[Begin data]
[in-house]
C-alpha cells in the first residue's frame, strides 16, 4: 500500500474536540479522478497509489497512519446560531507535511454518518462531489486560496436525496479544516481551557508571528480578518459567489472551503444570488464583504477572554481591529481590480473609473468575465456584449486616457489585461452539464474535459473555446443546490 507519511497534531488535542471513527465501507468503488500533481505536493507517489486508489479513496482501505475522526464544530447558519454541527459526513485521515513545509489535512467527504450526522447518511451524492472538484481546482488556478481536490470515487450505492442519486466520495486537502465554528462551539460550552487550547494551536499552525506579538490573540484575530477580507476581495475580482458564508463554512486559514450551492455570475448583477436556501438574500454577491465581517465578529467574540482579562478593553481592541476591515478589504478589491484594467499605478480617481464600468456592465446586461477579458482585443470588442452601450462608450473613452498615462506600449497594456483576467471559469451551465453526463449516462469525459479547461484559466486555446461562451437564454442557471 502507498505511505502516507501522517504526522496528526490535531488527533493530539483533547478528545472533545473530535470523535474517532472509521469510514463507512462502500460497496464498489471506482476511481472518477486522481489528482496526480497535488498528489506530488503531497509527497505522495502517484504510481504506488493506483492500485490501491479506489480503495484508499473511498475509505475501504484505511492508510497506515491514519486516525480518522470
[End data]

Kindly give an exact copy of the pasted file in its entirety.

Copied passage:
[in-house]
C-alpha cells in the first residue's frame, strides 16, 4: 500500500474536540479522478497509489497512519446560531507535511454518518462531489486560496436525496479544516481551557508571528480578518459567489472551503444570488464583504477572554481591529481590480473609473468575465456584449486616457489585461452539464474535459473555446443546490 507519511497534531488535542471513527465501507468503488500533481505536493507517489486508489479513496482501505475522526464544530447558519454541527459526513485521515513545509489535512467527504450526522447518511451524492472538484481546482488556478481536490470515487450505492442519486466520495486537502465554528462551539460550552487550547494551536499552525506579538490573540484575530477580507476581495475580482458564508463554512486559514450551492455570475448583477436556501438574500454577491465581517465578529467574540482579562478593553481592541476591515478589504478589491484594467499605478480617481464600468456592465446586461477579458482585443470588442452601450462608450473613452498615462506600449497594456483576467471559469451551465453526463449516462469525459479547461484559466486555446461562451437564454442557471 502507498505511505502516507501522517504526522496528526490535531488527533493530539483533547478528545472533545473530535470523535474517532472509521469510514463507512462502500460497496464498489471506482476511481472518477486522481489528482496526480497535488498528489506530488503531497509527497505522495502517484504510481504506488493506483492500485490501491479506489480503495484508499473511498475509505475501504484505511492508510497506515491514519486516525480518522470